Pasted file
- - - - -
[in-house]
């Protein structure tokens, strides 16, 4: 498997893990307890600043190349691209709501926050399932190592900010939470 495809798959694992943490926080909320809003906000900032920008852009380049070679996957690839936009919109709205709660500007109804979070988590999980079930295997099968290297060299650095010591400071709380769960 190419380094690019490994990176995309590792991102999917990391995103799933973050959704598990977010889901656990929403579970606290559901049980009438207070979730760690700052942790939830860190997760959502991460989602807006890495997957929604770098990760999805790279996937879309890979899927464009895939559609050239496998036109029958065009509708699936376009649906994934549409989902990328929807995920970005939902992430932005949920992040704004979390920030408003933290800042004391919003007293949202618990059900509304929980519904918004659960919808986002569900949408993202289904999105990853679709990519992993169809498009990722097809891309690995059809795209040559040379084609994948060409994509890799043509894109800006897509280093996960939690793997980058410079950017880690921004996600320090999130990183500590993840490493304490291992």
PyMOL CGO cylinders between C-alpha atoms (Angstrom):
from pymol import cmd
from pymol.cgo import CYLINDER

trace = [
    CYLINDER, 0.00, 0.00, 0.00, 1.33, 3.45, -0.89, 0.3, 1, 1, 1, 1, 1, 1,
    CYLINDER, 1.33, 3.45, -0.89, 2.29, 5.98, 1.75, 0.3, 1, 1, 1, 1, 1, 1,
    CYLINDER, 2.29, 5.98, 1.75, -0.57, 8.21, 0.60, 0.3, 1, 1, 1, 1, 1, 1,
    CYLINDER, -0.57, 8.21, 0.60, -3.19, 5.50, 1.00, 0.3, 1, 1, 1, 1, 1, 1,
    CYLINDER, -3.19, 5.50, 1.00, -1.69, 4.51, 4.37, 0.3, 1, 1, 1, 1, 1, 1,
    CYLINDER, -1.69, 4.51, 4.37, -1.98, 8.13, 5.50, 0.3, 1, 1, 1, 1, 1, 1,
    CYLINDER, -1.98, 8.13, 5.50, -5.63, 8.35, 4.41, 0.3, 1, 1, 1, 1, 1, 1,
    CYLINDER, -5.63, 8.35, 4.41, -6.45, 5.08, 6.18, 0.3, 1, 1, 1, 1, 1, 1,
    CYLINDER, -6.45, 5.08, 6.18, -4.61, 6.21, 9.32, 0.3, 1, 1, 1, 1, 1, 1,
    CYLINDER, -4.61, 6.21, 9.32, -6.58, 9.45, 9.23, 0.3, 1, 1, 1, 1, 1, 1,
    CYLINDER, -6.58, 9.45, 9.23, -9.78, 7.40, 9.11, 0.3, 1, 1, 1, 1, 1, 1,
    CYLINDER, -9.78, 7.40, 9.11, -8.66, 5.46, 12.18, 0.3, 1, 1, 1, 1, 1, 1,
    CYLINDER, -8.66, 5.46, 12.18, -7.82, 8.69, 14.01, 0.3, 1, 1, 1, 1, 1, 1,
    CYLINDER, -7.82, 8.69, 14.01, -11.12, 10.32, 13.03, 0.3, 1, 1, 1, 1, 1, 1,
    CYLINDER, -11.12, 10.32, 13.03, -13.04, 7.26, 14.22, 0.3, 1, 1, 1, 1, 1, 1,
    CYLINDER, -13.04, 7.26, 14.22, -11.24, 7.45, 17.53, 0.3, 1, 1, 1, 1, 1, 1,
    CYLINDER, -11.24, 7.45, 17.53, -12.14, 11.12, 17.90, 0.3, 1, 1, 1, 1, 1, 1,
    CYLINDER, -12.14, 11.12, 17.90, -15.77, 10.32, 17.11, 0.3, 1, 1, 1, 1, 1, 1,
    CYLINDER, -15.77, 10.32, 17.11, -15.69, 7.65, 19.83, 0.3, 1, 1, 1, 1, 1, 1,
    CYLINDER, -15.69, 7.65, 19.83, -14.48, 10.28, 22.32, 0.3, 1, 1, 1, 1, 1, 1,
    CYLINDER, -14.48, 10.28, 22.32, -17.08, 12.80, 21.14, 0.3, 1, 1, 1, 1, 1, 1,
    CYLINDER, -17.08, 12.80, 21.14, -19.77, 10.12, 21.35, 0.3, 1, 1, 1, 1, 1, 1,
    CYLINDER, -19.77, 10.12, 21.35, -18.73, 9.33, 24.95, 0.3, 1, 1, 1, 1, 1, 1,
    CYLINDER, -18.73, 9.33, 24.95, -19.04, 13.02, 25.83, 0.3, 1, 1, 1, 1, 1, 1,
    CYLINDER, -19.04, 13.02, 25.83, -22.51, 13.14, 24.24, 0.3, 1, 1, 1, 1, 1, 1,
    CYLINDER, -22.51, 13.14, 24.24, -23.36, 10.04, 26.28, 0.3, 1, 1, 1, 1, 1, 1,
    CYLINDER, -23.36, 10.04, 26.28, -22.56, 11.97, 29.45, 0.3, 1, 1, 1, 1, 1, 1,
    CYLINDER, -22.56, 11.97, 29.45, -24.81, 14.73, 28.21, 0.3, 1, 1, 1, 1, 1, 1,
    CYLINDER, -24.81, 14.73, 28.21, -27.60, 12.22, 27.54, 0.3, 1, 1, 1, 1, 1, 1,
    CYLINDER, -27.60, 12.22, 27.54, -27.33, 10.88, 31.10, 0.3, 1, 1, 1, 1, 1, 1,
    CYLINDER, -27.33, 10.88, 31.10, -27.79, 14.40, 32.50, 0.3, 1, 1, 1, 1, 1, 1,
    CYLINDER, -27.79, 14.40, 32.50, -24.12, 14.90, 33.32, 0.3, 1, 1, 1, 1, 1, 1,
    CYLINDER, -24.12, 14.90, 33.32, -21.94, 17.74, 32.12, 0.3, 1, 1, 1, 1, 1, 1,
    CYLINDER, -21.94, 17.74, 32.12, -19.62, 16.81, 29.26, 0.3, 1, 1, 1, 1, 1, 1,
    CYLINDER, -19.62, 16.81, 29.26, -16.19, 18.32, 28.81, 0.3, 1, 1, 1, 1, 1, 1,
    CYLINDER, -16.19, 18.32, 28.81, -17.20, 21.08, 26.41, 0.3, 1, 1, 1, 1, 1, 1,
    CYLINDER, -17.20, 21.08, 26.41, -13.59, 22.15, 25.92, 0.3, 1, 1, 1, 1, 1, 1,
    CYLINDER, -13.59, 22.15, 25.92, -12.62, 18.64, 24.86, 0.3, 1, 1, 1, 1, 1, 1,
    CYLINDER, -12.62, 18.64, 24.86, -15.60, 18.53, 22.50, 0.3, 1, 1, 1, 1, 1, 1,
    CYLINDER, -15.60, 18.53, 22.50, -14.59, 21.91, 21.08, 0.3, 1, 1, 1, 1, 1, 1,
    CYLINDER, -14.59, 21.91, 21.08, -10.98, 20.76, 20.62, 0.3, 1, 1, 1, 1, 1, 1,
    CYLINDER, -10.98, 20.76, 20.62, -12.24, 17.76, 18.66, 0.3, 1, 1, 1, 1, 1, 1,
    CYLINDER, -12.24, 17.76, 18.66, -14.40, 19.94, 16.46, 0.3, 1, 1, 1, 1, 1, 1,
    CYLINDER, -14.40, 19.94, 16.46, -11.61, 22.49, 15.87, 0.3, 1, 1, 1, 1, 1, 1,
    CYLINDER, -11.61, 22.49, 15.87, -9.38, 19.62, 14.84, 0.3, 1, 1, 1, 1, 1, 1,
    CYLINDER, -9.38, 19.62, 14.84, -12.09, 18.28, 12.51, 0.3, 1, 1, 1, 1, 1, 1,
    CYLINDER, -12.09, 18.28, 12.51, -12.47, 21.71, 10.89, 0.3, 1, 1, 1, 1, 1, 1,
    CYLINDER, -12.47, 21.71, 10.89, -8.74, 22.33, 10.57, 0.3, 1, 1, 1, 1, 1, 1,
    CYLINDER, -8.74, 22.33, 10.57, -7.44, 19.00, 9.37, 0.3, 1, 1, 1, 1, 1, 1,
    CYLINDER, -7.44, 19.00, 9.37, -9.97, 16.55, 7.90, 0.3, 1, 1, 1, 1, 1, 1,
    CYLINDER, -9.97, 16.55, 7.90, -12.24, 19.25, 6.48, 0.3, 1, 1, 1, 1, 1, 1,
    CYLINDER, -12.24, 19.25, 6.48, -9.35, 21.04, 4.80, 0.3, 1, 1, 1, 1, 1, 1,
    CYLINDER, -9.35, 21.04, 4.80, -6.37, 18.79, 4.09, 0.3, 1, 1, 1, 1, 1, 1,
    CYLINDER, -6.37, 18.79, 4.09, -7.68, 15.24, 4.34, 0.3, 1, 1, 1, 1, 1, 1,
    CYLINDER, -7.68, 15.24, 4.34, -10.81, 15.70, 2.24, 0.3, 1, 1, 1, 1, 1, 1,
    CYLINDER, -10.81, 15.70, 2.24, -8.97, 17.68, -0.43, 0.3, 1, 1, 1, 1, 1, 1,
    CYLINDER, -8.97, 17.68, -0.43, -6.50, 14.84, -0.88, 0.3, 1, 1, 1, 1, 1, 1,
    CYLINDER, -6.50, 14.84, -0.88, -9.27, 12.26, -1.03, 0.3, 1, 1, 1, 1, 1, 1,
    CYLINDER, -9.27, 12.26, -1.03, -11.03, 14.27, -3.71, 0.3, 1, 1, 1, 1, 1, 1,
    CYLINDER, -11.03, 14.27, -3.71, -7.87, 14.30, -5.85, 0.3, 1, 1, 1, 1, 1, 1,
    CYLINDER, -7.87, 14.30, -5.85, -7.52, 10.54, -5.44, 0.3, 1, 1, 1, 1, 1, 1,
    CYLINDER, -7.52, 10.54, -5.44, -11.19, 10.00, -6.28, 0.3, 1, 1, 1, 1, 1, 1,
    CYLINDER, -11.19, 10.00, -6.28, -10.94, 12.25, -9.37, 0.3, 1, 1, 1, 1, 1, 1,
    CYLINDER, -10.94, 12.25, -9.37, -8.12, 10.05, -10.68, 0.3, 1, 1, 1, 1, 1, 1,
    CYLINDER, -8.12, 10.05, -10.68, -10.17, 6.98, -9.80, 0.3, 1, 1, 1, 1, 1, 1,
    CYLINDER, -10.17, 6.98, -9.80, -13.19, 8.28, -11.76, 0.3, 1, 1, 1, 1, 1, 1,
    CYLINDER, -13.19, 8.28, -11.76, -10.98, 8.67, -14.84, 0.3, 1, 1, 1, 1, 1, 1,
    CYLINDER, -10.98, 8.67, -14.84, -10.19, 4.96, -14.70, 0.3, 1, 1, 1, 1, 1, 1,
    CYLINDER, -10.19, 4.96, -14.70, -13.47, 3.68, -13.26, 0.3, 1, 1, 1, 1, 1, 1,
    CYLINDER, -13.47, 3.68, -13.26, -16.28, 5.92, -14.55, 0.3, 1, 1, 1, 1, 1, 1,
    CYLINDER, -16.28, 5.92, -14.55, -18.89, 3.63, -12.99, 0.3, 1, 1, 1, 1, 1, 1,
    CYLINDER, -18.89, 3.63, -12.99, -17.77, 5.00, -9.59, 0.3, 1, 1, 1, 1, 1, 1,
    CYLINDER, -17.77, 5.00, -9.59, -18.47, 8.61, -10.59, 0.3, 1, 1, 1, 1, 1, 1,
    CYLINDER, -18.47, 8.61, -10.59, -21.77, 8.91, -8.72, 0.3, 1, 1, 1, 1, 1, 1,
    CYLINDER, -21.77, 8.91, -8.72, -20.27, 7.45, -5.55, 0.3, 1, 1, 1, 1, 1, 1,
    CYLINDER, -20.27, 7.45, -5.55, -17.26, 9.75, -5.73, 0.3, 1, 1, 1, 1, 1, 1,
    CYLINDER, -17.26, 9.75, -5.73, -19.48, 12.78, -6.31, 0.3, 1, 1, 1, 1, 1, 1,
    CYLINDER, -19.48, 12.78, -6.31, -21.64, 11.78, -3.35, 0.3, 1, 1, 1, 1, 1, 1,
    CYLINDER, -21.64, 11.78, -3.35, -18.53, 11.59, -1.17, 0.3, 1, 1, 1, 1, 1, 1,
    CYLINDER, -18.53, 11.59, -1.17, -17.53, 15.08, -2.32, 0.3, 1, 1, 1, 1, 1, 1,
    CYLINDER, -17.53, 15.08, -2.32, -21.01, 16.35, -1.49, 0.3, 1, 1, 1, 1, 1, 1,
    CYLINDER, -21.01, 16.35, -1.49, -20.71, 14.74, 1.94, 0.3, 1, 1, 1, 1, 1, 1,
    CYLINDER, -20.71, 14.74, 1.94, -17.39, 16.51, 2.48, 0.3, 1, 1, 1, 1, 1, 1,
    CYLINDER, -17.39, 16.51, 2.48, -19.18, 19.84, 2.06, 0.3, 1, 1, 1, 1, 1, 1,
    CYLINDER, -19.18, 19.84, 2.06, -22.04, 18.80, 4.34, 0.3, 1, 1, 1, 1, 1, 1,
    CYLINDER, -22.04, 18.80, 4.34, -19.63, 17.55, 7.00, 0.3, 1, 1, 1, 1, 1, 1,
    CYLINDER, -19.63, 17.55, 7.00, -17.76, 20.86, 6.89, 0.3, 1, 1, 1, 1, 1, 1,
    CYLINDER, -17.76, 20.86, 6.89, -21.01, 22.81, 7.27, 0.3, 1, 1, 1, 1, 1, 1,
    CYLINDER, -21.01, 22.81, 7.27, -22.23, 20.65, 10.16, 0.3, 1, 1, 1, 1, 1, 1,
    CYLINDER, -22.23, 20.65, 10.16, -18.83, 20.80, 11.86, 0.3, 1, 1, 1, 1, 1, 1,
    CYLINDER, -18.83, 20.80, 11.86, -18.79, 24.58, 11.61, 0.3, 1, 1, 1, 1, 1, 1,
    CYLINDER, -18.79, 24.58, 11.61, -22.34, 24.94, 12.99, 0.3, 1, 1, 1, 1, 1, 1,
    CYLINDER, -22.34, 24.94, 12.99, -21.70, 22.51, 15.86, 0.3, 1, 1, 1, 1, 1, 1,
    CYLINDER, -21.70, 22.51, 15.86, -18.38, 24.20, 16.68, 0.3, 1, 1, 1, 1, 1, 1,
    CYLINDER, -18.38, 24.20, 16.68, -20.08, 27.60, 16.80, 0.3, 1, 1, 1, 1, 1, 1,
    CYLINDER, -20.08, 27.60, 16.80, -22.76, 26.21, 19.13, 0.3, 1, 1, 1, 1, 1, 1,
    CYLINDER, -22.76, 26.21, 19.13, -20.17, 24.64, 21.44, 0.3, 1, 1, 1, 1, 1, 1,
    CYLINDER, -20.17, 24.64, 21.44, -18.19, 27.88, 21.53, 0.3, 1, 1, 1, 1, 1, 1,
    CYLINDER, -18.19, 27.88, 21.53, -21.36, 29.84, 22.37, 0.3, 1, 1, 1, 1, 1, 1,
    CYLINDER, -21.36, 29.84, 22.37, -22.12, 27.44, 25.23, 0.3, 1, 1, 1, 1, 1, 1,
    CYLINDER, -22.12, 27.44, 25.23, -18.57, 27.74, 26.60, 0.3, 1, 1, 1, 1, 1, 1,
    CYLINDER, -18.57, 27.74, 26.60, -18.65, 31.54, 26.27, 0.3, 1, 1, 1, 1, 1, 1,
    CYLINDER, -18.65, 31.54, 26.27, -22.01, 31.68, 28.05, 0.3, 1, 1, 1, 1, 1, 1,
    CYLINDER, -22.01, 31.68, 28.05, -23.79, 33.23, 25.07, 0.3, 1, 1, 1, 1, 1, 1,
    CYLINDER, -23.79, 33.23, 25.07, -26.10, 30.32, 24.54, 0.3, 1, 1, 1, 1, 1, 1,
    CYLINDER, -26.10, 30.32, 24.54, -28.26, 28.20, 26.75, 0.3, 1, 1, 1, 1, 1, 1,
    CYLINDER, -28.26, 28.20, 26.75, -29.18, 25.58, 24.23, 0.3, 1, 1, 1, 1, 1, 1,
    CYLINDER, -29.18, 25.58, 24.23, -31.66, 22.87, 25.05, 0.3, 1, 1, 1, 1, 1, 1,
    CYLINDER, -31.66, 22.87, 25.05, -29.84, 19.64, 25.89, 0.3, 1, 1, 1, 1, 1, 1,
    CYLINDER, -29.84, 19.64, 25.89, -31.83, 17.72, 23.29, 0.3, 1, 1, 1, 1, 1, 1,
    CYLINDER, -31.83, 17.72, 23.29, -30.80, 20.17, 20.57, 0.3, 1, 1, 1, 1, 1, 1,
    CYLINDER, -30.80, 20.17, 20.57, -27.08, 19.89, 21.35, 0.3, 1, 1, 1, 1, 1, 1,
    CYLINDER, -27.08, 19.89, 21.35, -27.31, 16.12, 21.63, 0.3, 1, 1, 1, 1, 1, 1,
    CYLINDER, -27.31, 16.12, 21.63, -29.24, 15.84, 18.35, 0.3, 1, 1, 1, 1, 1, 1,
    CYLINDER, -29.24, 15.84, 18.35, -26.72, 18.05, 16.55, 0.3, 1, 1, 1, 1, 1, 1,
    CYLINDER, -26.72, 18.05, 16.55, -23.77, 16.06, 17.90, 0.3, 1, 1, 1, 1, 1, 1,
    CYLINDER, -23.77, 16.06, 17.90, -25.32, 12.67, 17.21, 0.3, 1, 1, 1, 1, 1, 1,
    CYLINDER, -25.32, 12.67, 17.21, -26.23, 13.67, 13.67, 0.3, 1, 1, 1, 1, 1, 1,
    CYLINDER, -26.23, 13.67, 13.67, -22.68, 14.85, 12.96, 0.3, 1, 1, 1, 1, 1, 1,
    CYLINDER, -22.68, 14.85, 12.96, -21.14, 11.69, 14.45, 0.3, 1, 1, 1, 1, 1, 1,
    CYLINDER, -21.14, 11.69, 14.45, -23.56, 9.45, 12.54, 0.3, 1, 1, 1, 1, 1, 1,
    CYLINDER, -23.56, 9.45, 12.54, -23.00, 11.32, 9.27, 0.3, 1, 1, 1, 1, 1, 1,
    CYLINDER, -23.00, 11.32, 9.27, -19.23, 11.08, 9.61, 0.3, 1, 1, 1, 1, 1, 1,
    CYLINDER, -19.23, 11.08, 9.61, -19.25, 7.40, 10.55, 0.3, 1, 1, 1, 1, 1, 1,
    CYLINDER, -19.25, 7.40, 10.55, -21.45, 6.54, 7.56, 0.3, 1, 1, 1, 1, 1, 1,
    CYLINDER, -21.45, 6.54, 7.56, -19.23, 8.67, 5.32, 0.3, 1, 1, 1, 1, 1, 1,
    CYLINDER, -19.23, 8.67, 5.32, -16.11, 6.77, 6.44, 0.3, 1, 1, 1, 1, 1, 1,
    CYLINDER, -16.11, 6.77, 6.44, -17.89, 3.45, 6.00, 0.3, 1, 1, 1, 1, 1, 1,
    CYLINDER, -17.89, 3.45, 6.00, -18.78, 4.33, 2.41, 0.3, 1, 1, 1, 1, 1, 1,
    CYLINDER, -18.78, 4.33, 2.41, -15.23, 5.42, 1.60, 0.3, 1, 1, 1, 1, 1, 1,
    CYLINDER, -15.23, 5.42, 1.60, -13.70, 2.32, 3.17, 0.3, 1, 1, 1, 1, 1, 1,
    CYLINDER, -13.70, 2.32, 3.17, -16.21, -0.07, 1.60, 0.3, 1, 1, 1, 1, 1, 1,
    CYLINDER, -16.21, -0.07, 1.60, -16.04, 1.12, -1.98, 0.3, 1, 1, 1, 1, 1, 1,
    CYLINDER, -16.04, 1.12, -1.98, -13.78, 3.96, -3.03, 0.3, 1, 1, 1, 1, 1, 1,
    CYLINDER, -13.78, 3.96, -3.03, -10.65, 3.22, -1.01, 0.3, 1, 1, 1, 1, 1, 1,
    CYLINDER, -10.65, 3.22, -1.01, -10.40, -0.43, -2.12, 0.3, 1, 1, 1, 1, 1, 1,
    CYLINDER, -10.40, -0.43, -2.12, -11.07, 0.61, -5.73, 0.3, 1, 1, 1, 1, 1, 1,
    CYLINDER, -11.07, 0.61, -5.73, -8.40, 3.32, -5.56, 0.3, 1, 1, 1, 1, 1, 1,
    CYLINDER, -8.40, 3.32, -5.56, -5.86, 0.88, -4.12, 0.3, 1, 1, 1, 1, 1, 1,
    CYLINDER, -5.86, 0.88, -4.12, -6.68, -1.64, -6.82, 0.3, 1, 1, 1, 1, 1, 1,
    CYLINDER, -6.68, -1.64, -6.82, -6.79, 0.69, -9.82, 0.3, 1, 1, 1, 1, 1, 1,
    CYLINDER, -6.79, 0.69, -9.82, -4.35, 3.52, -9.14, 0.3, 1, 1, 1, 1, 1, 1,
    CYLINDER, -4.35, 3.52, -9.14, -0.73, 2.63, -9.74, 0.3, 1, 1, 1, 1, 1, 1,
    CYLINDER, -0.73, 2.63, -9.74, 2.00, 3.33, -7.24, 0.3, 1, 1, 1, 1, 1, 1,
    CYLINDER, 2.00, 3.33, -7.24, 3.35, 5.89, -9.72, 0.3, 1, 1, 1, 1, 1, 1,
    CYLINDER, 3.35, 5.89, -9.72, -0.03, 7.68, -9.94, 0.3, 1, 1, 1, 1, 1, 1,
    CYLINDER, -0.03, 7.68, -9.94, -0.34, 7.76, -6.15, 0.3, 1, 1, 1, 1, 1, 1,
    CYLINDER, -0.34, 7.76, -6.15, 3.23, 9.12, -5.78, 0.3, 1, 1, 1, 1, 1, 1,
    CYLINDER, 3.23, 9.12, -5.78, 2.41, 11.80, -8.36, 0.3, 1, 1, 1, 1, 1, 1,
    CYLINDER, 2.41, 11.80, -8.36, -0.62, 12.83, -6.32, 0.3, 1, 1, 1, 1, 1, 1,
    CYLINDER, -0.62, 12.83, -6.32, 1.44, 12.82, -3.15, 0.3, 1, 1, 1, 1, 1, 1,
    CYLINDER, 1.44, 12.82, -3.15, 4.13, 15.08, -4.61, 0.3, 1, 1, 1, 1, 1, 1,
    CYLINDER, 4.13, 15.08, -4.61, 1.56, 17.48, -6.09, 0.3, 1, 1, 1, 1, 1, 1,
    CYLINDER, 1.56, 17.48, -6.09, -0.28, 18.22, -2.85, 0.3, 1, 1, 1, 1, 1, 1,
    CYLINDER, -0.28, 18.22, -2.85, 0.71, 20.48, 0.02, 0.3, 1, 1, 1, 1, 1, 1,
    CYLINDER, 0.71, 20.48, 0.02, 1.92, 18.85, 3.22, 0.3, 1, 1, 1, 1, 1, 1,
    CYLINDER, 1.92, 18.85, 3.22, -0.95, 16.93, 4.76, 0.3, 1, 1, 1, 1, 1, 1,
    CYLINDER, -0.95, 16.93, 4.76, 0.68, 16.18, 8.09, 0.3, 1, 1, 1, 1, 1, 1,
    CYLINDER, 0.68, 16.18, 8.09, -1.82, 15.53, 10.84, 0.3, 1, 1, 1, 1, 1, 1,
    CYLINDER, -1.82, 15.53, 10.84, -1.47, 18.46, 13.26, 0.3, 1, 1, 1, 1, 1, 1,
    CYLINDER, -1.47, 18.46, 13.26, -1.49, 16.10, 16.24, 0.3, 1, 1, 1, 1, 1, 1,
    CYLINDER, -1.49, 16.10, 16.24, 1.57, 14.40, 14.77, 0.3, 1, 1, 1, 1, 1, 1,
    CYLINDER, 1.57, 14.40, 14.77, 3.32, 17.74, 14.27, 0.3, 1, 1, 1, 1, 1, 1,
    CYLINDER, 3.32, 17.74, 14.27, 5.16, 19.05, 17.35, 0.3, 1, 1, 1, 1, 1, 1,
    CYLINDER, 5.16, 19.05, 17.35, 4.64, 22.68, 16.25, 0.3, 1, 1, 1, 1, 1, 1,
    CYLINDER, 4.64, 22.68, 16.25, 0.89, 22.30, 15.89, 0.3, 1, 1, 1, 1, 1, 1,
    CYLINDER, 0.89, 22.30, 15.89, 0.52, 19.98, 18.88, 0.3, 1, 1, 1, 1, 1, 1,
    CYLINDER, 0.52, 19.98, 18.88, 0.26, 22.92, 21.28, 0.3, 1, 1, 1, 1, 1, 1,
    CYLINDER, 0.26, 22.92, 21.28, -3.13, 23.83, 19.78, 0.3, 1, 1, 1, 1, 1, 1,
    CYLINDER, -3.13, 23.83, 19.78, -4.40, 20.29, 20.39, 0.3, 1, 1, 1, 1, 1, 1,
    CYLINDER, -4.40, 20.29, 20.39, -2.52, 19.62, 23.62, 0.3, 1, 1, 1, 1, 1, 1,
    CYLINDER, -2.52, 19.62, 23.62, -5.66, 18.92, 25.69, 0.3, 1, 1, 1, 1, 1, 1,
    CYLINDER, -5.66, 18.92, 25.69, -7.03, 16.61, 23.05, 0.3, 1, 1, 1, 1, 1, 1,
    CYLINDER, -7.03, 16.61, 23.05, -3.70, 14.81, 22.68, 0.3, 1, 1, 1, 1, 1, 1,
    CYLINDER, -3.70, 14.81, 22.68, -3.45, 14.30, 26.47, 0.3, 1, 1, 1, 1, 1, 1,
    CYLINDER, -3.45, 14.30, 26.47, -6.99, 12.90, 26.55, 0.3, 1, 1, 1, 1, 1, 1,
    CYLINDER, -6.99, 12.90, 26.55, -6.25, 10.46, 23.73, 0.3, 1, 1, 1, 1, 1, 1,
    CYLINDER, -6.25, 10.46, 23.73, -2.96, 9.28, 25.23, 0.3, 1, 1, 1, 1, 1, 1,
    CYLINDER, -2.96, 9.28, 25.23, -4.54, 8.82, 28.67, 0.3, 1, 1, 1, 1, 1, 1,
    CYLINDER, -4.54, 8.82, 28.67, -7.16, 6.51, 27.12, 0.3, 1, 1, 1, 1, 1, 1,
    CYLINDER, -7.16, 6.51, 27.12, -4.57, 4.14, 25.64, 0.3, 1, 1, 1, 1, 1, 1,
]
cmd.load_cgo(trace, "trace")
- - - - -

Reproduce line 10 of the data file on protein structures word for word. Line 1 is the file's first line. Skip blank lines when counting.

    CYLINDER, -0.57, 8.21, 0.60, -3.19, 5.50, 1.00, 0.3, 1, 1, 1, 1, 1, 1,